The human body has many parts, but the many parts make up one whole body. So it is with the body of Christ. If the foot says, "I am not a part of the body because I am not a hand," that does not make it any less a part of the body. And if the ear says, "I am not part of the body because I am not an eye," would that make it any less a part of the body?
A few months back, I wrote about some especially significant problems with which my Quaker Meeting was struggling. They centered around the presence of a registered sex offender who wished to worship with us. Some Friends strongly desired to incorporate him into Meeting, with the inevitable caveats in place to guarantee child safety. Many parents, however, were much more leery of his presence among their children.
Meetings, churches, and houses of worship, I have learned, can have tragic flaws. Ours comes down to a matter of communication. We don't do it especially well. Often times, the right hand doesn't know what the left is doing. Different committees, task forces, and groups simply do not speak to each other. The emotional intensity of the debate blew the lid off of multiple pressures that had been building for years.
The consequences of this entire debacle have been highly unfortunate. Within the past two or three months, parents and their children have left en masse. At last count, 14 adults and 18 children have picked up and gone elsewhere. 32 total Friends have departed for good, or at least for a while. Because of this, we may not have a First Day School (Sunday School) program starting in September. We may very well be a childless meeting from now going forward.
As I've surveyed the names of the recently departed, I find that I know few of them. Our Meeting consigns each group to its own universe, its own orbit. I report, with great regret, that I was never formally introduced to anyone, parent or child, who was involved in First Day School. Old hurts were significant and increased the desire to go elsewhere. Parents felt that they weren't supported by the Meeting and that they had to do everything themselves. I don't doubt that this was true with some.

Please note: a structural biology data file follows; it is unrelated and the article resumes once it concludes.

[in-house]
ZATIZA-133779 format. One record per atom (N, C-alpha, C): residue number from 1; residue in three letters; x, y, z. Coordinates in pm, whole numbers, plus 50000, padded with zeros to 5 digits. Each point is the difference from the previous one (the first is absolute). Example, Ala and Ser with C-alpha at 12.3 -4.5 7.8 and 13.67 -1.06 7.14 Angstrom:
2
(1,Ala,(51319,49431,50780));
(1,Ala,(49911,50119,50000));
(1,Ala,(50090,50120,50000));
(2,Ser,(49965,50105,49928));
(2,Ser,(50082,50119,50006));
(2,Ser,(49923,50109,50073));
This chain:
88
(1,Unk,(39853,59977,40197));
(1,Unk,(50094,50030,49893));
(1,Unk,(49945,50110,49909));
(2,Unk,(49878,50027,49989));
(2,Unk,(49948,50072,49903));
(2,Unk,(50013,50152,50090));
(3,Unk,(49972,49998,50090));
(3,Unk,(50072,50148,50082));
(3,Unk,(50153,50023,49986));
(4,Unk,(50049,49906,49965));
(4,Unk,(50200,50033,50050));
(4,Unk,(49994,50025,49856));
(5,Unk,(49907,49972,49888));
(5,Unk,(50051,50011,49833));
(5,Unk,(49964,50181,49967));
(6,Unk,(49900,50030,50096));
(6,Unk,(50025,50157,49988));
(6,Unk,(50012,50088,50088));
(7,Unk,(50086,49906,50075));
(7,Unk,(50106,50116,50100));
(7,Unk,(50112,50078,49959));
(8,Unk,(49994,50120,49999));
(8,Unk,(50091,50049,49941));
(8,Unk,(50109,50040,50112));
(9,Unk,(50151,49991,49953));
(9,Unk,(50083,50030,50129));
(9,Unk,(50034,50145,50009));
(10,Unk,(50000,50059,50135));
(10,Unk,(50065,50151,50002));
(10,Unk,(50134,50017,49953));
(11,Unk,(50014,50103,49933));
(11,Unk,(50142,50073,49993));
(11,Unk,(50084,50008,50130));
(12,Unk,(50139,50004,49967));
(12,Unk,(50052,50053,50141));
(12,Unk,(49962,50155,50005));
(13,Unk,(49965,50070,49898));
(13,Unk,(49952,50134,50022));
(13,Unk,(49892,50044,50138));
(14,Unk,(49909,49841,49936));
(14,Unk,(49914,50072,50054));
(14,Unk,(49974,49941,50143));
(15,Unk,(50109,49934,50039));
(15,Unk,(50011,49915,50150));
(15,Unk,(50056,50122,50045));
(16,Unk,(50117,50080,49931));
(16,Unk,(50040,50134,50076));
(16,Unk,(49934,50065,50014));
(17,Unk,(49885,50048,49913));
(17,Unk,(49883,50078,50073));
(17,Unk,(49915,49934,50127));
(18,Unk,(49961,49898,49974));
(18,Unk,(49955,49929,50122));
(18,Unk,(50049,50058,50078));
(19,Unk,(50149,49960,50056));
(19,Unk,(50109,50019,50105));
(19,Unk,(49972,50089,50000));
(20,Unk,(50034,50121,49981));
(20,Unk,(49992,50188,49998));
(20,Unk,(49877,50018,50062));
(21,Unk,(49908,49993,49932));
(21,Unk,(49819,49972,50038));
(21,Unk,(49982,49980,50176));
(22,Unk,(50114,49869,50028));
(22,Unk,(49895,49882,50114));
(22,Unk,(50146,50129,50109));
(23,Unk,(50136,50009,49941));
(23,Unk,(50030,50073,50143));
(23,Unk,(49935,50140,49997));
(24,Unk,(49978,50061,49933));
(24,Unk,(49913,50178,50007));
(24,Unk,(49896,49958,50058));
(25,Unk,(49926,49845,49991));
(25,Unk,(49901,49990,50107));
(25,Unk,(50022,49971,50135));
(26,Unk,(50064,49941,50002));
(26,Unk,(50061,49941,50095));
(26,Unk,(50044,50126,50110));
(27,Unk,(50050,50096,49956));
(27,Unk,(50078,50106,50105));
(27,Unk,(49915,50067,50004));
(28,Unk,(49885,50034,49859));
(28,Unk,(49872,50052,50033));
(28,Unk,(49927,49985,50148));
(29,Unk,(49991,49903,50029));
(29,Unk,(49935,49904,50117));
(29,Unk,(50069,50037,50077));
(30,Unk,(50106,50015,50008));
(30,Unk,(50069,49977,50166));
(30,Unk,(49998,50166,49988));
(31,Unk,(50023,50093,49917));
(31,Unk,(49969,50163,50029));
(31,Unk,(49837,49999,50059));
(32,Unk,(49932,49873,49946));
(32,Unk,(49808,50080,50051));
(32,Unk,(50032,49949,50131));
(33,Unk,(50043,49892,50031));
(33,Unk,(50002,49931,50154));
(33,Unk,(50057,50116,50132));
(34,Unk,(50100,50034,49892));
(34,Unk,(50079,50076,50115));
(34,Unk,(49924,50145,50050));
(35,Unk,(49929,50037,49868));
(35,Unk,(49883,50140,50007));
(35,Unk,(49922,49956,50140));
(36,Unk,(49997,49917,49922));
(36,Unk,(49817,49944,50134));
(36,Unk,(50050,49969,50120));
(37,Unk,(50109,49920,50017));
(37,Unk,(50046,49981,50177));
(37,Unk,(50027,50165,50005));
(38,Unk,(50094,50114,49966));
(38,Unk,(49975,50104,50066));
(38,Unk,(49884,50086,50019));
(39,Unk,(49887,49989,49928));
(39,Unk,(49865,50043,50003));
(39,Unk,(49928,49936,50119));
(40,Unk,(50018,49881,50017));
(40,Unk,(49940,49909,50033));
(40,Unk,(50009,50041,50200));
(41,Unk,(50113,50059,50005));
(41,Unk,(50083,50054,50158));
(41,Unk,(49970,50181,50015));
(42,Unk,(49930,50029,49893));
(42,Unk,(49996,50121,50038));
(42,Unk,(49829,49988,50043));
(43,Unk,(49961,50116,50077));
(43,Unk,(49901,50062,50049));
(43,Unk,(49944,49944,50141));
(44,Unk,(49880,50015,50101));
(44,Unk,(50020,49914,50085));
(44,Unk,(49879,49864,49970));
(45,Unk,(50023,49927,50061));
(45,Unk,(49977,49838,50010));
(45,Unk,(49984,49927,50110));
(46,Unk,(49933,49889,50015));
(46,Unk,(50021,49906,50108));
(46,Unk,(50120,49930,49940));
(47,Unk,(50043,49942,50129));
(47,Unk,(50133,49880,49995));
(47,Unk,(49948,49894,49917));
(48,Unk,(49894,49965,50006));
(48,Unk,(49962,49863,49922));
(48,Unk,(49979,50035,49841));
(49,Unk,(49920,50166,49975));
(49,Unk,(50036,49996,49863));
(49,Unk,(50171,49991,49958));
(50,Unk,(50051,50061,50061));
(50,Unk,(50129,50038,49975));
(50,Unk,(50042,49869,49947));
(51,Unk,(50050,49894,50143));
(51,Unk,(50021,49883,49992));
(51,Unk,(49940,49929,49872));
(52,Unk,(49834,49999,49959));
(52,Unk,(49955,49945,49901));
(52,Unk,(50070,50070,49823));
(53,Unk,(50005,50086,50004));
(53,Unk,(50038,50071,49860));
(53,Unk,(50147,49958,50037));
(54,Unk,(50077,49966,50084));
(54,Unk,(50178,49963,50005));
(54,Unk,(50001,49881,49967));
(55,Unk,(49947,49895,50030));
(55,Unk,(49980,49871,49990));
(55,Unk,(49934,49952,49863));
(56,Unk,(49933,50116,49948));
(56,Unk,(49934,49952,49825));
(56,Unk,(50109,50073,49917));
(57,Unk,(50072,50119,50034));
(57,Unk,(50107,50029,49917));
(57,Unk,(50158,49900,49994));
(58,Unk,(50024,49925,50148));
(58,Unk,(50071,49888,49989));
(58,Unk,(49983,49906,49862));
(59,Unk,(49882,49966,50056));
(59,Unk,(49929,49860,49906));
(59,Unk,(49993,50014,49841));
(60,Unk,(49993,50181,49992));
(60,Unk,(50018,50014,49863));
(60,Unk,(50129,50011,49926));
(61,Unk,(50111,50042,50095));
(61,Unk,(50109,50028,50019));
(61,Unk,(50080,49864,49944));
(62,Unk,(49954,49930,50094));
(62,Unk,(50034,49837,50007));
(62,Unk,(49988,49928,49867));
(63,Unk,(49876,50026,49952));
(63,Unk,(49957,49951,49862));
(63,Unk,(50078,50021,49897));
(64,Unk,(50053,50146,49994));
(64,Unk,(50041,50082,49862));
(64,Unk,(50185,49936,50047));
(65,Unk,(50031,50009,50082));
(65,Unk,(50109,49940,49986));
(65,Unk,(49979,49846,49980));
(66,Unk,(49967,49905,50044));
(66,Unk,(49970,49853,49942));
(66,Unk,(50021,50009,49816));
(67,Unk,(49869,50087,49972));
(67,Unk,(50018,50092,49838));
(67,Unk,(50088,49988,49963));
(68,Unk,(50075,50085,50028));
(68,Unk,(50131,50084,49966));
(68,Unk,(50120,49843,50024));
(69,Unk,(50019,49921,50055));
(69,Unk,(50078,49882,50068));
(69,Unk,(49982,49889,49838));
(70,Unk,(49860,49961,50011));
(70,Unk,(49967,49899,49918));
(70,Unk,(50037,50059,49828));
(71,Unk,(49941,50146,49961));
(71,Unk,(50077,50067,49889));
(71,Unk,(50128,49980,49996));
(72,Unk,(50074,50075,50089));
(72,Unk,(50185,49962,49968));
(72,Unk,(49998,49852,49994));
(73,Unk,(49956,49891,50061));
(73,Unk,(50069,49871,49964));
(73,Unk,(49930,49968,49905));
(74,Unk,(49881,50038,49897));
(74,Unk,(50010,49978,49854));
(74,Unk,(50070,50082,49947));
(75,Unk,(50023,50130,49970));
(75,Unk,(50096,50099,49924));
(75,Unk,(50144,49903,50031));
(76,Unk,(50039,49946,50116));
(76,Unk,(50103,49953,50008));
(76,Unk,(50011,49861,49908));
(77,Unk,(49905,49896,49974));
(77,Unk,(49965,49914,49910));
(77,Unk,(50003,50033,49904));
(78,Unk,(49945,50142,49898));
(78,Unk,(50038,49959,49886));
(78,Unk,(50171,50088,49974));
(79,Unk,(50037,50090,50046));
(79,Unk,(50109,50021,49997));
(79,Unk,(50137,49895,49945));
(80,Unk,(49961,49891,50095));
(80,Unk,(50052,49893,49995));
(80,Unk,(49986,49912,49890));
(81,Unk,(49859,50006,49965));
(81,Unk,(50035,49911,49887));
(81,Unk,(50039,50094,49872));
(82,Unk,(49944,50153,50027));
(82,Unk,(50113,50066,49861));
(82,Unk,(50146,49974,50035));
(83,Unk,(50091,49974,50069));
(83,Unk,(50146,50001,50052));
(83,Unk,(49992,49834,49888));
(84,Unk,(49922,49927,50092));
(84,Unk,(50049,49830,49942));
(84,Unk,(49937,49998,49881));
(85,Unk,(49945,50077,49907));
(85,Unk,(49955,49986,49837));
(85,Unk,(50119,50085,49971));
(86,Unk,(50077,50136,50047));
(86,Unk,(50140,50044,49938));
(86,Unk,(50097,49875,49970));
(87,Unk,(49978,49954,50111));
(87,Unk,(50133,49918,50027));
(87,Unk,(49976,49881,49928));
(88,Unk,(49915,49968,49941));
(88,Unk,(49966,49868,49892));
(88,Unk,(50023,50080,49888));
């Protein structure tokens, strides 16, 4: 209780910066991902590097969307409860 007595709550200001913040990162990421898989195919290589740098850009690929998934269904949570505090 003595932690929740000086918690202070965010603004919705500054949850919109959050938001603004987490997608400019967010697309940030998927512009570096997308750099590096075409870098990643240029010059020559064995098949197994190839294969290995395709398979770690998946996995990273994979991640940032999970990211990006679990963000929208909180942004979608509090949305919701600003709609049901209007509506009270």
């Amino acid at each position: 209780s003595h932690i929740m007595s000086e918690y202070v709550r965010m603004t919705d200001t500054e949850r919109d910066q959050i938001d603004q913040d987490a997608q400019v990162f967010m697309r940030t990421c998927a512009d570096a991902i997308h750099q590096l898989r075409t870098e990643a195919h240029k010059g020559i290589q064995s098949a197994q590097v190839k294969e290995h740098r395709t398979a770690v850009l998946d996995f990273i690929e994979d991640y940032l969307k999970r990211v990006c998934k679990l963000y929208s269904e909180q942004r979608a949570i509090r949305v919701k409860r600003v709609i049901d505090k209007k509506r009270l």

I find it difficult to know how to be impartial in this matter. Part of me wants to be critical of Friends who are not especially welcoming, nor seem to have that inclination. Another facet of my views entertains the fact that the sex offender, who agreed without complaint to significant restrictions, was never given a chance to plead his case. Many parents believed that they were shamed and guilted into being radically inclusive. On one level, they cannot be faulted for being instantly and immediately afraid of someone who they saw as a threat to the safety of their children.
What did not help matters was when it was discovered that three other registered sex offenders were regular attenders of Meeting. Their identity had been known by some for a long time, but they were not publicly acknowledged until very recently. One of them offered to supervise and take the children out on an activity. When his past behavior was discovered, already squeamish parents began to panic. Panic turned to paranoia. Paranoia and a perceived deficiency in how concerns were respectfully addressed led people out of the Meeting.
This entire ignoble chapter of our Meeting's history reveals many lessons and hard truths. If we truly practiced open communication instead of our usual stuffy, distant attitudes, things may not have reached boiling point. As a member of Ministry and Worship, I have to say that I do not understand the roles and functions of many other committees and task forces. Unprogrammed Friends do not have a called minister, instead consigning tasks a minister would perform to the laity. When I have called for greater transparency within the leadership structure, it has usually been provided in a half-hearted, reluctant manner.
That this happened does not surprise me, I'm sorry to say. It was a long
time coming. Chasing after people who are inclined to leave has been,
in my experience, wasted energy. I am one person and I cannot reverse
years of Meeting culture by myself. However, I do acknowledge that any
Meeting without children has cast its fate and will eventually die a
slow death. It pains me to observe how few members and regular attenders
appear to have no such reservations.
Every time I speak to someone, I learn new information and particulars, information that should have been public knowledge. I get a little bit more of a complicated context. As a Meeting, we simply haven't been talking to each other. No dialogue exists or has existed over time. The Young Adult Friend group of which I have been an active participant was initially formed because we felt ignored by the rest of the Meeting. I can understand how parents would feel the same way.
This post is, in part, my plea for change and for successful conversation. I may not be able to part the Red Sea by myself, but let this story serve as an example and a warning. For people of faith, your house of worship likely contains at least one sex offender, if we're playing the odds. If he or she is not an active member or regular attender, there is still a strong likelihood that one has worshiped with you as a visitor. How you choose to handle the situation is up to you, but I recommend you not take the same course of action.